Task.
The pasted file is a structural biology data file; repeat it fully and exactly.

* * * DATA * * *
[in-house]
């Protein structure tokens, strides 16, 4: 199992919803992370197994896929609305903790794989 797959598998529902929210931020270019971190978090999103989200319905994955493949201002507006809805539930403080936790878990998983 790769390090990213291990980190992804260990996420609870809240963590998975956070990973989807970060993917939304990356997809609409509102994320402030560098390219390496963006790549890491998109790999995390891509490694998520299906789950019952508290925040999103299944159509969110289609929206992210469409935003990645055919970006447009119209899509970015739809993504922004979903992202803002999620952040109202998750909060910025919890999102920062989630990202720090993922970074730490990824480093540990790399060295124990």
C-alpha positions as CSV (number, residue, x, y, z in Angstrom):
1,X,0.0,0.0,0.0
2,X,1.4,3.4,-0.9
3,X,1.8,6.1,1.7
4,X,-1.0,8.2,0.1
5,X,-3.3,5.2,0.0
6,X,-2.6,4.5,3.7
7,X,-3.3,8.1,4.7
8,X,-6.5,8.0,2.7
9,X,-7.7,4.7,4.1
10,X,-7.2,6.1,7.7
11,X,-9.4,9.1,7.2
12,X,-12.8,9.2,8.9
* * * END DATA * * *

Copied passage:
[in-house]
């Protein structure tokens, strides 16, 4: 199992919803992370197994896929609305903790794989 797959598998529902929210931020270019971190978090999103989200319905994955493949201002507006809805539930403080936790878990998983 790769390090990213291990980190992804260990996420609870809240963590998975956070990973989807970060993917939304990356997809609409509102994320402030560098390219390496963006790549890491998109790999995390891509490694998520299906789950019952508290925040999103299944159509969110289609929206992210469409935003990645055919970006447009119209899509970015739809993504922004979903992202803002999620952040109202998750909060910025919890999102920062989630990202720090993922970074730490990824480093540990790399060295124990």
C-alpha positions as CSV (number, residue, x, y, z in Angstrom):
1,X,0.0,0.0,0.0
2,X,1.4,3.4,-0.9
3,X,1.8,6.1,1.7
4,X,-1.0,8.2,0.1
5,X,-3.3,5.2,0.0
6,X,-2.6,4.5,3.7
7,X,-3.3,8.1,4.7
8,X,-6.5,8.0,2.7
9,X,-7.7,4.7,4.1
10,X,-7.2,6.1,7.7
11,X,-9.4,9.1,7.2
12,X,-12.8,9.2,8.9